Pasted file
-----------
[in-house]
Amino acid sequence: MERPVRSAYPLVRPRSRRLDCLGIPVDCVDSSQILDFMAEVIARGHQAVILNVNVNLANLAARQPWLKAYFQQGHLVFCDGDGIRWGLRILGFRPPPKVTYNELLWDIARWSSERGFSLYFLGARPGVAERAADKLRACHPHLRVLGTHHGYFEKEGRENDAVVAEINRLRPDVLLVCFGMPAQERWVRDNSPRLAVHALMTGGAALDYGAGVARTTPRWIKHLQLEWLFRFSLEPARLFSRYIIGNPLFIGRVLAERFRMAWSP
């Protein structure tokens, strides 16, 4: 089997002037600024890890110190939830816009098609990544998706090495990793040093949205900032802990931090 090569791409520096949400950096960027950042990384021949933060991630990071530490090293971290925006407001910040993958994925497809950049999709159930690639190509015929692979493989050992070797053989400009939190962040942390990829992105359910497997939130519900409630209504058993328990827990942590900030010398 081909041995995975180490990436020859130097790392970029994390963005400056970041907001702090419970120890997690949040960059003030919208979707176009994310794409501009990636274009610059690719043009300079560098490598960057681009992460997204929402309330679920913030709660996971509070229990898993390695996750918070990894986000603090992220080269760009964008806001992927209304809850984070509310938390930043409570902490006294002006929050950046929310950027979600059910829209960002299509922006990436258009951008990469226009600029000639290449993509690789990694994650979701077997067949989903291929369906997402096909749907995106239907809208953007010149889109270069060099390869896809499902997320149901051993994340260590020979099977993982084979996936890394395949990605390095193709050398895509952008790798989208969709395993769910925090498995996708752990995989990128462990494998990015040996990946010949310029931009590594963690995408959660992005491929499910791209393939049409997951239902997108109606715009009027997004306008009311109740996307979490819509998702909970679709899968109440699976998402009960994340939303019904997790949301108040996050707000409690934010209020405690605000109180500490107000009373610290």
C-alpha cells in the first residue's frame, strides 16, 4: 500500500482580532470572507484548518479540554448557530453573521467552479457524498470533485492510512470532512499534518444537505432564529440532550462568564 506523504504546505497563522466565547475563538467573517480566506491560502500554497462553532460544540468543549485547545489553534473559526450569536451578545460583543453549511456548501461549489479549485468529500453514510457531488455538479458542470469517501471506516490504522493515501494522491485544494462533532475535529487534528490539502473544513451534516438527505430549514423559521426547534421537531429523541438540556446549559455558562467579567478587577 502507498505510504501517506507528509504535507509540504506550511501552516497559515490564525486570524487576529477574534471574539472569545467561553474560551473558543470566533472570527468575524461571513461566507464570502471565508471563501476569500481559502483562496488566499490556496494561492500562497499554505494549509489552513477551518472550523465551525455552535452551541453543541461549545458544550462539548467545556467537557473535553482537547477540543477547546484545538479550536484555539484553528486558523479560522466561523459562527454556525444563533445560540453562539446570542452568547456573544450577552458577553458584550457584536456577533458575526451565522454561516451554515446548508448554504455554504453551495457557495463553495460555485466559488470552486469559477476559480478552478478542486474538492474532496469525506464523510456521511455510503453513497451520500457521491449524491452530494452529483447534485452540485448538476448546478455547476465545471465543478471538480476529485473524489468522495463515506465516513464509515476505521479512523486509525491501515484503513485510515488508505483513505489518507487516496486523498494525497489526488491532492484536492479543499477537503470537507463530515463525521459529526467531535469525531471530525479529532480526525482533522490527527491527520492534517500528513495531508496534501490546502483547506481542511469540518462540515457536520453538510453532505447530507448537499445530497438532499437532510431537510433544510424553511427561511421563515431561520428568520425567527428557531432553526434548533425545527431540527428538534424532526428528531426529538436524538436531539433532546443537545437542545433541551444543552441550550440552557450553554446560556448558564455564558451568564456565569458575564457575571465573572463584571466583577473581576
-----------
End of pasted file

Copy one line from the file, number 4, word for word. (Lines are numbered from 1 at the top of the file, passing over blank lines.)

C-alpha cells in the first residue's frame, strides 16, 4: 500500500482580532470572507484548518479540554448557530453573521467552479457524498470533485492510512470532512499534518444537505432564529440532550462568564 506523504504546505497563522466565547475563538467573517480566506491560502500554497462553532460544540468543549485547545489553534473559526450569536451578545460583543453549511456548501461549489479549485468529500453514510457531488455538479458542470469517501471506516490504522493515501494522491485544494462533532475535529487534528490539502473544513451534516438527505430549514423559521426547534421537531429523541438540556446549559455558562467579567478587577 502507498505510504501517506507528509504535507509540504506550511501552516497559515490564525486570524487576529477574534471574539472569545467561553474560551473558543470566533472570527468575524461571513461566507464570502471565508471563501476569500481559502483562496488566499490556496494561492500562497499554505494549509489552513477551518472550523465551525455552535452551541453543541461549545458544550462539548467545556467537557473535553482537547477540543477547546484545538479550536484555539484553528486558523479560522466561523459562527454556525444563533445560540453562539446570542452568547456573544450577552458577553458584550457584536456577533458575526451565522454561516451554515446548508448554504455554504453551495457557495463553495460555485466559488470552486469559477476559480478552478478542486474538492474532496469525506464523510456521511455510503453513497451520500457521491449524491452530494452529483447534485452540485448538476448546478455547476465545471465543478471538480476529485473524489468522495463515506465516513464509515476505521479512523486509525491501515484503513485510515488508505483513505489518507487516496486523498494525497489526488491532492484536492479543499477537503470537507463530515463525521459529526467531535469525531471530525479529532480526525482533522490527527491527520492534517500528513495531508496534501490546502483547506481542511469540518462540515457536520453538510453532505447530507448537499445530497438532499437532510431537510433544510424553511427561511421563515431561520428568520425567527428557531432553526434548533425545527431540527428538534424532526428528531426529538436524538436531539433532546443537545437542545433541551444543552441550550440552557450553554446560556448558564455564558451568564456565569458575564457575571465573572463584571466583577473581576